That question of location seems pressing for a lot of people in the wake of a loss or a change in the household. In the year after Cathy passed, I too was wondering where I should spend my time, but I should have been thinking with whom I will spend it. It just took me getting settled back here to realize it.

The people I care about are mostly concentrated around here. Reconnecting with the community, the place I lived most of my life, has been a joy. And rededicating myself to business has been invigorating.

A year into it, I’m happy here—I would not trade with anybody.

Resources create options, which are handy when circumstances change our plans. I’m so grateful for you, the best clients in the world, who are such a large part of my life. That I came out of the hard years still connected to you is a blessing for which I will always be grateful.

Clients, if you would like to talk about your plans and planning or anything else, please email me or call.


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Your Safety Net Is Not a Hammock

photo shows a safety net in midair

The advancement of technology has helped humans perform more tasks more safely.

Backup cameras and drift warning systems help curb preventable accidents in our vehicles. Even in our pastimes, technology can monitor more risks and dangers than ever. Big-wave surfers take on, well, bigger waves, prepared with more data about the conditions than ever before… not to mention a jet-ski nearby, ready to help anyone who crashes.

Such monitoring technology may allow us to take on more risk, but this doesn’t mean we ought to. Specifically, this tech becomes dangerous when we let it take over and do our thinking for us too.

Some providers offer tech tools to help “measure” risk tolerance. The tools are, in theory, designed to increase transparency. If we know more about the dangers present, shouldn’t we be able to make better decisions?

For some investors and clients, it’s perfectly comfortable to use such scores to determine the “appropriate” investments. The trouble is that then the tech tool is doing the interpreting, moving from observation to decision.

That middle part—the thinking, the choosing, the deliberation—that’s where we like to focus our energy in this shop.

Many tools may seem like safety nets, keeping us from ever falling too hard, but they should not replace the process.

You may remember The Flying Wallendas, a family that for generations has performed high-wire stunts (one of them crossed the Grand Canyon on live television a few years ago). The family avoids nets when they can.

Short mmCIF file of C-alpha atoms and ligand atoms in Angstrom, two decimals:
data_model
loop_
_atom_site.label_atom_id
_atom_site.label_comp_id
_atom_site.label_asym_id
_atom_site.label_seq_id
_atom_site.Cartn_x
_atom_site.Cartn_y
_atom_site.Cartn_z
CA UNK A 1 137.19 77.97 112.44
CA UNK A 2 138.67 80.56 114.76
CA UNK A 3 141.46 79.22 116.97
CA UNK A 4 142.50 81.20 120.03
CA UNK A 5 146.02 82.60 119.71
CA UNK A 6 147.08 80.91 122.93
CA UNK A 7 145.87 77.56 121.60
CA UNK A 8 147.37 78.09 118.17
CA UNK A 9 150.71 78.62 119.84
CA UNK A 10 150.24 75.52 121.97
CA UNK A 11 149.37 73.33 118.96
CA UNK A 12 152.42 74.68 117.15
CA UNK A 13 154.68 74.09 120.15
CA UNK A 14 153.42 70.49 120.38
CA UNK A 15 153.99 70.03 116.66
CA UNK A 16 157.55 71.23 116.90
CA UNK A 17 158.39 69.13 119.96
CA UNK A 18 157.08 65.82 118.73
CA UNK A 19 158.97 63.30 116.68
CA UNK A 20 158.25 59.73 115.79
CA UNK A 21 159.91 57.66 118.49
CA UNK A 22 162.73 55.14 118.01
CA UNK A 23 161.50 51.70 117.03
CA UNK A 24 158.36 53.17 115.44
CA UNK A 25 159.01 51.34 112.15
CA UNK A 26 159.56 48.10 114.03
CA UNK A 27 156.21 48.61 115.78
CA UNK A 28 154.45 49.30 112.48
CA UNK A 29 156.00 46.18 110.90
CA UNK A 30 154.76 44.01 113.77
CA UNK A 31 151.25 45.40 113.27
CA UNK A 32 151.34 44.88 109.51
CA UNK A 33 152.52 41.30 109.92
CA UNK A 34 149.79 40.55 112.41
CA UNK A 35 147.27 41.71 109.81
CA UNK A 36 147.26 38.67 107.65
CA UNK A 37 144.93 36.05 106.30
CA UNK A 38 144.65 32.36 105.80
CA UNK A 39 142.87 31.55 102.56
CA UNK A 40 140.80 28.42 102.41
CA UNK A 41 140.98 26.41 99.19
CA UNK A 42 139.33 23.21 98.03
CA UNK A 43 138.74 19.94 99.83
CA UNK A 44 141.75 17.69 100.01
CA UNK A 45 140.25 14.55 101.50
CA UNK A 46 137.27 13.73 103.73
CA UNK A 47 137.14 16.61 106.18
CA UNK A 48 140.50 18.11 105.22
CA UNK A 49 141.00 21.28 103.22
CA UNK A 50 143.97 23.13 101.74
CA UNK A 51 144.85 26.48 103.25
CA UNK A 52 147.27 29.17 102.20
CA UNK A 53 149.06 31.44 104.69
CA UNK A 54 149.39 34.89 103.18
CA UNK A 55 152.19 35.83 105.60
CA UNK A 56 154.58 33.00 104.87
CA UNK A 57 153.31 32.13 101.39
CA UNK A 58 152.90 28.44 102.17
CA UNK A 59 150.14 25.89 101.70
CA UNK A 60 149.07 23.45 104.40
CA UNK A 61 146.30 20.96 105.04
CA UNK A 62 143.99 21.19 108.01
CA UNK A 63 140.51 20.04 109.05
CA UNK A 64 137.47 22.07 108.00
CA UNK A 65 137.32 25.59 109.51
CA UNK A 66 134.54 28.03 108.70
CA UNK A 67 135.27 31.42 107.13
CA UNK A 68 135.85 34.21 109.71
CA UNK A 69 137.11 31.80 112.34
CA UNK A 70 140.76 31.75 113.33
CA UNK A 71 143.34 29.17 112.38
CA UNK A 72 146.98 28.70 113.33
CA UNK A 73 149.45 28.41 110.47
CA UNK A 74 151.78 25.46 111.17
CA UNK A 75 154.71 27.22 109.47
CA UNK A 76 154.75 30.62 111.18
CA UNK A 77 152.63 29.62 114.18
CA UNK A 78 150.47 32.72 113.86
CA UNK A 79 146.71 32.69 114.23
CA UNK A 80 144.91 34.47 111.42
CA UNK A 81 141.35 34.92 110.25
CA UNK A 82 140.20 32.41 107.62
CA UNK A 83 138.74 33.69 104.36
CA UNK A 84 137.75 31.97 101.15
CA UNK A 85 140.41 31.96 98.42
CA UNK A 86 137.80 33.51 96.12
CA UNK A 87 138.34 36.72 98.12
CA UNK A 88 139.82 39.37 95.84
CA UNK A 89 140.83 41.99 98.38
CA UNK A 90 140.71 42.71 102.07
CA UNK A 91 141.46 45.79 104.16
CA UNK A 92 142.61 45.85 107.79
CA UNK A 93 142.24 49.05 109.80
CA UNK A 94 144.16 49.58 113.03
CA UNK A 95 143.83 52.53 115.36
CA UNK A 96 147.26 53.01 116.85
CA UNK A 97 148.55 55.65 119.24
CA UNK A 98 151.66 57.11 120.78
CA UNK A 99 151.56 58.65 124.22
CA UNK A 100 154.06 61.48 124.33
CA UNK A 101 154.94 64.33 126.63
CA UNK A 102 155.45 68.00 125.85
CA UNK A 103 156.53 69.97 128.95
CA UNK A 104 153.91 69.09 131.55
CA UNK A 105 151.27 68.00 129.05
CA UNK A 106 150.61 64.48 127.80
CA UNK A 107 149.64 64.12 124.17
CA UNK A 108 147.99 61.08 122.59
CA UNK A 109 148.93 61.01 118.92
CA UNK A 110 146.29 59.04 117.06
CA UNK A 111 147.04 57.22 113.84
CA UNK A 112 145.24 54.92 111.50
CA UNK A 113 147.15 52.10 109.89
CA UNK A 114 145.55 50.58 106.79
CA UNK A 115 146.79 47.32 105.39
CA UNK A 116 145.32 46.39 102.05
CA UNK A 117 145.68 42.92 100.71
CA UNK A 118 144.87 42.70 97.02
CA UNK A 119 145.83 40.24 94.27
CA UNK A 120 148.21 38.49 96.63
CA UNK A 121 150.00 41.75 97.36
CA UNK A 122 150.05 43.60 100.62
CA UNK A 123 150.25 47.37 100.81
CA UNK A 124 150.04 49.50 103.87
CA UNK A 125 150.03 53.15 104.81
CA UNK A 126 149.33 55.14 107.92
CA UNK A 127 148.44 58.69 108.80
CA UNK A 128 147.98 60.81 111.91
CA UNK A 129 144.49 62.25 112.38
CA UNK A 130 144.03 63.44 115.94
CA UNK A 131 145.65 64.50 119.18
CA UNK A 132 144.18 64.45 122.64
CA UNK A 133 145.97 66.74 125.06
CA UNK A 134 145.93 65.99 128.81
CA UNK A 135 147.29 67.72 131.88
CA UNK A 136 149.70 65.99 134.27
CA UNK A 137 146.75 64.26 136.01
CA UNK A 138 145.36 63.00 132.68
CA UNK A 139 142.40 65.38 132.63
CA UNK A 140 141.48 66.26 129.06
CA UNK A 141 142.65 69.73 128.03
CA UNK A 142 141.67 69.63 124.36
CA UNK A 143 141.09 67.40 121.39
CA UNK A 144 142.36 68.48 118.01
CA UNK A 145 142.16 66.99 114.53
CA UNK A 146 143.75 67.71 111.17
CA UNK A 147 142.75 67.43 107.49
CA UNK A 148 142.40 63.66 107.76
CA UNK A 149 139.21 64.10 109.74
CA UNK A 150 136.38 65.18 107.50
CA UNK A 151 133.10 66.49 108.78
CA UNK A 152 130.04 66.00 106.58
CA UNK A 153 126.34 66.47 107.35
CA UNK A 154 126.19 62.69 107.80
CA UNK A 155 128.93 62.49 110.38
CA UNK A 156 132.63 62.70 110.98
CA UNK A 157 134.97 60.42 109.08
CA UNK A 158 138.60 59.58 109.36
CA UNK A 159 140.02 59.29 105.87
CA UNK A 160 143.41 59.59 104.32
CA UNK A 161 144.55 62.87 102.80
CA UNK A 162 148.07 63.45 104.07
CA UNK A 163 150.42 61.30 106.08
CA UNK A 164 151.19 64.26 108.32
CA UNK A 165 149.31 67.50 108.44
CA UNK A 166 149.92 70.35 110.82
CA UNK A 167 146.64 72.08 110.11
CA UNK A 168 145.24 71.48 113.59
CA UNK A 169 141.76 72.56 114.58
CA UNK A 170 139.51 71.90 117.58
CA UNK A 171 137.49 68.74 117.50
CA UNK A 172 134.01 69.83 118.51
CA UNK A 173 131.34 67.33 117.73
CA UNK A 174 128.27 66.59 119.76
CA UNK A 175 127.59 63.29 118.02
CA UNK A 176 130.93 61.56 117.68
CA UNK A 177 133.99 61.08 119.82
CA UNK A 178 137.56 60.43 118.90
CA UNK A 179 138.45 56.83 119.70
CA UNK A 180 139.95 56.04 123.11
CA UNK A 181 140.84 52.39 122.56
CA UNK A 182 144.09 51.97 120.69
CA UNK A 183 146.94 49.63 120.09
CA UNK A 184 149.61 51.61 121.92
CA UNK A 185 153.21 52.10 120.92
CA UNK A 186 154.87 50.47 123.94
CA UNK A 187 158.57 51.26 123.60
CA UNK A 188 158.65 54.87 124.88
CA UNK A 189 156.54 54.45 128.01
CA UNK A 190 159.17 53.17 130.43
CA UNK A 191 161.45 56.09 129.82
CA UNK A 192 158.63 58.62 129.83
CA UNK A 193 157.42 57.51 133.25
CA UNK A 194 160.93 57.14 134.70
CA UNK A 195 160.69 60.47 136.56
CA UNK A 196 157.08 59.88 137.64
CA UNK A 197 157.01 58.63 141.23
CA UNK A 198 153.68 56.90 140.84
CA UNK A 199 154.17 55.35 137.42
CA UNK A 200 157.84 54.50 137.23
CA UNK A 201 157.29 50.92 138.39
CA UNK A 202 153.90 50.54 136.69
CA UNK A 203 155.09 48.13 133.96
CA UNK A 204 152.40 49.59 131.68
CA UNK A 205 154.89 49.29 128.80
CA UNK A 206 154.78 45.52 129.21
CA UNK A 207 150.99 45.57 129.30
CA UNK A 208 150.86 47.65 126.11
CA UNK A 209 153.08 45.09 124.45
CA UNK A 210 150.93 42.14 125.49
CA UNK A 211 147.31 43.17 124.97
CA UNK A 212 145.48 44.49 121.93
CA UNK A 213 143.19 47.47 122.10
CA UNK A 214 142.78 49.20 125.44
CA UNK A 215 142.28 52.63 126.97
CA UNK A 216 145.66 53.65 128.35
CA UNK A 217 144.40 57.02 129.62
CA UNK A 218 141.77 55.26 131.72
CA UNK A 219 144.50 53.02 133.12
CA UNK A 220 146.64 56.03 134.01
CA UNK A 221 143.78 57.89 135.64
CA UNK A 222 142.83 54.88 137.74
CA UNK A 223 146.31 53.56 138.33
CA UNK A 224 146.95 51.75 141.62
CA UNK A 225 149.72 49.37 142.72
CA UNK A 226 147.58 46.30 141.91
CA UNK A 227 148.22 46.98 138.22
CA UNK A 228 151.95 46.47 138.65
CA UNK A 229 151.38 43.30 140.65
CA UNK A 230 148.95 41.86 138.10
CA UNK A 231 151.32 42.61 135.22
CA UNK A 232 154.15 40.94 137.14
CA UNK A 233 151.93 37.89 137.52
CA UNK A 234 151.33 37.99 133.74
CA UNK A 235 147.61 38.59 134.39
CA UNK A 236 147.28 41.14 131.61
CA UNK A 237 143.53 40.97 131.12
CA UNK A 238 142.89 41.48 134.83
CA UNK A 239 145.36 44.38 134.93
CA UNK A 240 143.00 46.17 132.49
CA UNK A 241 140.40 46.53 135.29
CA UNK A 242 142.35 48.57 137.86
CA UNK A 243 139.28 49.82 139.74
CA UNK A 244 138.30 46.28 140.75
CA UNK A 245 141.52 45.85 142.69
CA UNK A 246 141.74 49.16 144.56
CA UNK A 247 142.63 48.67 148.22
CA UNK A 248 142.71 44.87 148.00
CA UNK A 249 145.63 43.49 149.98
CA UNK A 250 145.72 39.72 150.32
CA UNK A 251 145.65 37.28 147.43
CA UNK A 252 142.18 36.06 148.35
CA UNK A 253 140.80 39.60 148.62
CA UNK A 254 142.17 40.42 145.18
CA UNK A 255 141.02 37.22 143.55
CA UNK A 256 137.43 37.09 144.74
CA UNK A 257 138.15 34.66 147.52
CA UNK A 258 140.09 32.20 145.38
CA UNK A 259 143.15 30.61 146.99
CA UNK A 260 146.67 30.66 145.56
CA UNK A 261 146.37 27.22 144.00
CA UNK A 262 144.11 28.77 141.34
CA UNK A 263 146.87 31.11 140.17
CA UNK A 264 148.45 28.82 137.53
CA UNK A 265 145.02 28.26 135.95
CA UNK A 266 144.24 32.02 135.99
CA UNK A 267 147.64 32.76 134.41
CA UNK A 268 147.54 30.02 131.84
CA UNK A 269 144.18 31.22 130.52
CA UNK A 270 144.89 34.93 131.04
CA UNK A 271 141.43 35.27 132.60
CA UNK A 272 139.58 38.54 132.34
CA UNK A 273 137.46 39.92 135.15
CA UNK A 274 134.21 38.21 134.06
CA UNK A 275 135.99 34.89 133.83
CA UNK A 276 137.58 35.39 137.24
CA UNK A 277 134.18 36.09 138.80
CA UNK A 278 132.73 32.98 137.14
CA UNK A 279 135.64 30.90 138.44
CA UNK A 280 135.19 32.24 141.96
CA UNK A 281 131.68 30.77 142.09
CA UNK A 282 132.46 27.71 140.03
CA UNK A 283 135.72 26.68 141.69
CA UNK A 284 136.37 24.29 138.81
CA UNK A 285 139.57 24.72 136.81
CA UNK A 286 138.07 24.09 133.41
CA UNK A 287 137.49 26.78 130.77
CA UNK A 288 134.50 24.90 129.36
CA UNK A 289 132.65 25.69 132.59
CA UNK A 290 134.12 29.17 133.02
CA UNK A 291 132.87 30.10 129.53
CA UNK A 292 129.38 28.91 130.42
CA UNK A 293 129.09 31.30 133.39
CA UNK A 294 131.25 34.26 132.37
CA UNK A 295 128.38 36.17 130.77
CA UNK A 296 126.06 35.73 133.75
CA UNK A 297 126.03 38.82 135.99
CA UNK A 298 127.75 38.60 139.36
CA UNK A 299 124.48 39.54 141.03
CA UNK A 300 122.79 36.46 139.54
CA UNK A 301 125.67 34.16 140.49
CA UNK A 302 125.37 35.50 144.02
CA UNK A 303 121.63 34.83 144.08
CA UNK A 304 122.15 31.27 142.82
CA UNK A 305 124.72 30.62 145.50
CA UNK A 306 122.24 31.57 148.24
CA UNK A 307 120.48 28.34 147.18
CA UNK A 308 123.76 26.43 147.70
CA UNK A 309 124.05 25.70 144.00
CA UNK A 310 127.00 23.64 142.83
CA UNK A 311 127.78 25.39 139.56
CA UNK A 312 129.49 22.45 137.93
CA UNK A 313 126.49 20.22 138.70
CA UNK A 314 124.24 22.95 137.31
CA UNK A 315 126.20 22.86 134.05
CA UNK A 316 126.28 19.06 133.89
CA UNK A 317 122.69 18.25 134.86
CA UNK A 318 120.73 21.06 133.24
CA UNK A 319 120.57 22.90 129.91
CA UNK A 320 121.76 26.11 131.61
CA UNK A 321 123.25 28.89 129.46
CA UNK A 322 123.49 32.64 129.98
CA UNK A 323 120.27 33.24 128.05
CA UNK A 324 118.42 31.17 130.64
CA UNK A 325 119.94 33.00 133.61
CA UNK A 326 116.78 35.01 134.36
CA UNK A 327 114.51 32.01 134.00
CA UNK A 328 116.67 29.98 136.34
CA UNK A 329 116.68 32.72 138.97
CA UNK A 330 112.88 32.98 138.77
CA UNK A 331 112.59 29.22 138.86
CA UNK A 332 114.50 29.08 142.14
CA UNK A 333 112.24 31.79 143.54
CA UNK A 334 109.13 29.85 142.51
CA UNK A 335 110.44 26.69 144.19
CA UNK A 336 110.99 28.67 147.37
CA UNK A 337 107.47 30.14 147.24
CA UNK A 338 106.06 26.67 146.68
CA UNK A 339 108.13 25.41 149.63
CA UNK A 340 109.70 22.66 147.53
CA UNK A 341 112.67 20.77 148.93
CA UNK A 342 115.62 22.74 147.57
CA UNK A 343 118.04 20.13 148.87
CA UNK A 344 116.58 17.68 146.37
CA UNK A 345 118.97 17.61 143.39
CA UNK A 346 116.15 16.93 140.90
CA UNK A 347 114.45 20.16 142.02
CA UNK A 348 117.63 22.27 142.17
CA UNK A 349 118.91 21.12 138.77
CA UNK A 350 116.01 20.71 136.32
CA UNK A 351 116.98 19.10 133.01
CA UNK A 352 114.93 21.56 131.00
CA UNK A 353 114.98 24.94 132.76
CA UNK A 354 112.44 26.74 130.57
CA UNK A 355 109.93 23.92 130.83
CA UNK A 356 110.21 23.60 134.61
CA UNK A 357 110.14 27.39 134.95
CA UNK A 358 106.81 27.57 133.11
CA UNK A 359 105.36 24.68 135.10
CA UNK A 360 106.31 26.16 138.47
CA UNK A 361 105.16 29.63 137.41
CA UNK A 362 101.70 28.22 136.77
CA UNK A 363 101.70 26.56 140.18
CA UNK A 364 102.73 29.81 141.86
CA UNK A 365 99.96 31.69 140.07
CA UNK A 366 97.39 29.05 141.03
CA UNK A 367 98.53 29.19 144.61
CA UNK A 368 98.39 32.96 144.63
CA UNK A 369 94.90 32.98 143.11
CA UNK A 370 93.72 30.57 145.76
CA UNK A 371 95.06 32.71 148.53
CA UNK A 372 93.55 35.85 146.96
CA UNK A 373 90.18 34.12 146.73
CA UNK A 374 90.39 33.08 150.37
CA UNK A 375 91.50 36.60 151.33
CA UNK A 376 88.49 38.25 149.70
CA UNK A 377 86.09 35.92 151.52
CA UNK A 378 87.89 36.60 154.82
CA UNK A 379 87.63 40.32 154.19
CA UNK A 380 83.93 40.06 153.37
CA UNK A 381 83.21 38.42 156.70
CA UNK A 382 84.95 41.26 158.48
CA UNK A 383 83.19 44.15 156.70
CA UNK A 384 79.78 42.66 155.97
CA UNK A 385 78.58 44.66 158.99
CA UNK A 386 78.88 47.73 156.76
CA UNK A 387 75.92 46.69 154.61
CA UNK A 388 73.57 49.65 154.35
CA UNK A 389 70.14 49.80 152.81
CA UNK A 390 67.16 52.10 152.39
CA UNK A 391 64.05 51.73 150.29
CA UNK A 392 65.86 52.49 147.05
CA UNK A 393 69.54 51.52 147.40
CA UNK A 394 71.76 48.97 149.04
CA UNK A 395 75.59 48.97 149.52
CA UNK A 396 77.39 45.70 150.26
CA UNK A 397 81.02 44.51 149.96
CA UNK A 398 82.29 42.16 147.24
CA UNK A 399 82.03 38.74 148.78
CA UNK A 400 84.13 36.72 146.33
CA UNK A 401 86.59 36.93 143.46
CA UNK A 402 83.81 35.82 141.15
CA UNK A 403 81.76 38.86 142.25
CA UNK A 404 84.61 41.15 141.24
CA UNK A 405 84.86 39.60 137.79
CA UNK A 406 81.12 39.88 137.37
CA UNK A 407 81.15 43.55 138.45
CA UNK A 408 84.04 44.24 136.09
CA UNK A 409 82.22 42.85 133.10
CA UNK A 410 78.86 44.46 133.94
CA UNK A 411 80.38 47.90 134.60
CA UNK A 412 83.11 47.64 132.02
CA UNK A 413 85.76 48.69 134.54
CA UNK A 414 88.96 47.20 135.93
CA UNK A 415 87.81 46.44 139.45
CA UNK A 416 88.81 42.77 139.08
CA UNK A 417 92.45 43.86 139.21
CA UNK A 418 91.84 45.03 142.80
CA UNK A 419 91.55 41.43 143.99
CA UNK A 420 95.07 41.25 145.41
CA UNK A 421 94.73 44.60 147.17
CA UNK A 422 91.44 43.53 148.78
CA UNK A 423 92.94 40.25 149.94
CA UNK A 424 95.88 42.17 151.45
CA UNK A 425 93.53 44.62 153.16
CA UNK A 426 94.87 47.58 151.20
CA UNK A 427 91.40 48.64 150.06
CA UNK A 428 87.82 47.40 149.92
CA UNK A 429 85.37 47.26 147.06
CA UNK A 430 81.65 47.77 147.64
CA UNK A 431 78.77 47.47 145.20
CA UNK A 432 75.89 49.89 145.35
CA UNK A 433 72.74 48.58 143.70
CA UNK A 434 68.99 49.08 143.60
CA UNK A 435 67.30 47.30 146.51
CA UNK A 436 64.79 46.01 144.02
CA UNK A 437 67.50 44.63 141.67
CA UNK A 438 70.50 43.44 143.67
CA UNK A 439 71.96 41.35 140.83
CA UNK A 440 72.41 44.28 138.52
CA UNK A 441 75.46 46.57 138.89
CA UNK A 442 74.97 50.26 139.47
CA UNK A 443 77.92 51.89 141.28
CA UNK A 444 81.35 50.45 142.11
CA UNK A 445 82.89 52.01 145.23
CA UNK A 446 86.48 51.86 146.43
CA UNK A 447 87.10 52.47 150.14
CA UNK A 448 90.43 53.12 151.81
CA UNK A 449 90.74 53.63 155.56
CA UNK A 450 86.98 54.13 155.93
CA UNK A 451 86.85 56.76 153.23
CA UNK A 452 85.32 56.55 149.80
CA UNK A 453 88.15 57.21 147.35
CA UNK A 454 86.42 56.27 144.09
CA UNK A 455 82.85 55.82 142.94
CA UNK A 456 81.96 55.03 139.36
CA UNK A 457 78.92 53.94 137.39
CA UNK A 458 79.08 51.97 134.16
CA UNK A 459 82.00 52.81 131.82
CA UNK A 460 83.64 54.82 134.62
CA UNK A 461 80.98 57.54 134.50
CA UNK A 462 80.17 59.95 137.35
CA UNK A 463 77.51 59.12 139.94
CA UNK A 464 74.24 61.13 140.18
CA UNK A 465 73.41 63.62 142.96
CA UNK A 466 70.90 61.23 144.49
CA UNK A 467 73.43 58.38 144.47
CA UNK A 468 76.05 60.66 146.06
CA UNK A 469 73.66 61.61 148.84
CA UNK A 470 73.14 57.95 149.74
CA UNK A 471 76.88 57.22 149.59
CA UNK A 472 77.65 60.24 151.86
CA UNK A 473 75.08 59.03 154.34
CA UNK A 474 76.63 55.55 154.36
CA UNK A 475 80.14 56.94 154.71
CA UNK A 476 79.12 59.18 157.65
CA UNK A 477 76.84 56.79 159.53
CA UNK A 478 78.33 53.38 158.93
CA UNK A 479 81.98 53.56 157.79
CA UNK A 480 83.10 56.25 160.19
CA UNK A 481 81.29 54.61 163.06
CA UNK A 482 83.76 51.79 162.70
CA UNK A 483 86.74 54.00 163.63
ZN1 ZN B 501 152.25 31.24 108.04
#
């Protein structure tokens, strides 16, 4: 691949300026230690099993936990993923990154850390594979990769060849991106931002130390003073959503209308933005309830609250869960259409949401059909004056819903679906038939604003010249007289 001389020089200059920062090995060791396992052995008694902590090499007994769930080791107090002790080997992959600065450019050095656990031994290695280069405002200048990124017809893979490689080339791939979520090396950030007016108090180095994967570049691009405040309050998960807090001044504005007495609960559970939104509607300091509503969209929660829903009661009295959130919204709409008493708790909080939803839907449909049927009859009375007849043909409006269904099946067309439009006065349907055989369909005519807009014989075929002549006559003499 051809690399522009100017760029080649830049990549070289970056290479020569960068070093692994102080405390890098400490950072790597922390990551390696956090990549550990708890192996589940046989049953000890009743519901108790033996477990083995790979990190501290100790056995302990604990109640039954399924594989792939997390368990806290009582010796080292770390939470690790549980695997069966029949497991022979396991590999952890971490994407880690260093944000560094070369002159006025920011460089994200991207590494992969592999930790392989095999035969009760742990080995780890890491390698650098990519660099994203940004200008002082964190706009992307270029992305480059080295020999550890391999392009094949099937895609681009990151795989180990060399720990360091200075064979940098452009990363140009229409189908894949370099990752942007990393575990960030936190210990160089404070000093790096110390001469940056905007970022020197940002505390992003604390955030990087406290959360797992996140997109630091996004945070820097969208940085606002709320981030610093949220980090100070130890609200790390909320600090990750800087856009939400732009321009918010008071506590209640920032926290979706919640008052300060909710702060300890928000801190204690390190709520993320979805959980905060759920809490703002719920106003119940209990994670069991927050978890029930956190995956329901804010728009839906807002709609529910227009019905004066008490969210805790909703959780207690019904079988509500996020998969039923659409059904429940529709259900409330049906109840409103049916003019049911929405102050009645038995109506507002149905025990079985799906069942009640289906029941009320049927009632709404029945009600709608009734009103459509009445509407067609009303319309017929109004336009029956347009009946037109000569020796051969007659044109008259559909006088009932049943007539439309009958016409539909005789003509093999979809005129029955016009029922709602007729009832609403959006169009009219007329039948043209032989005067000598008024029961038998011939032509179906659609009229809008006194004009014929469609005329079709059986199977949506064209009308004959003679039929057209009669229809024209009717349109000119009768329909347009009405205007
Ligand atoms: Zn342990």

Why?

The net may make you feel better about the risks involved, but it’s counterproductive—and dangerous—if it leads you to behave with less awareness, intention, and energy.

You must behave as if the risks are always present… And carry on, making the best decisions possible.

Clients, wondering about nets, risk, and more? Let’s chat: call or write anytime.


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Thoughts and Destiny

pic for Thoughts and Destiny

Our thoughts become words; words, actions; actions, habits; habits, character.

What we “do” for work is sometimes hard to describe. Often, it starts in the mind. Either we have a hunch, or a client wonders, “What if…”

Soon, we’re writing or talking about it. We’re acting on our plan. We’re integrating the change into the overall vision. And we’ve done it! We’re working our whole, integrated system.

Simple enough, right? Deliberate motion.

But it starts with planning, taking those thoughts and arranging them in the direction of our goals.

Lately, we’ve been thinking about that series of relationships. We’ve seen the sentiment posted above in many forms over the years, and we found out that versions of that idea have been ascribed to various poets and teachers for hundreds of years (not to mention Lao Tzu, Margaret Thatcher, and even the Buddha!).

Maybe the credit ought to be shared after all, because we think there is treasure of wisdom in this notion. If we could condense the chain, it would be this: planning is the attempt to shape your destiny.

Planning is agreeing to take your ideas seriously enough to examine them. Planning is a decision that your life will no longer be a thing that happens to you.

Planning is “opting in” to your life.

Clients, there is no one path we’re prescribing here. But we are firm believers in helping you work toward your goals, and geez are we geared up about it.

Whether it’s a thought from your head or a question for us, we’d love to hear from you. Write or call anytime.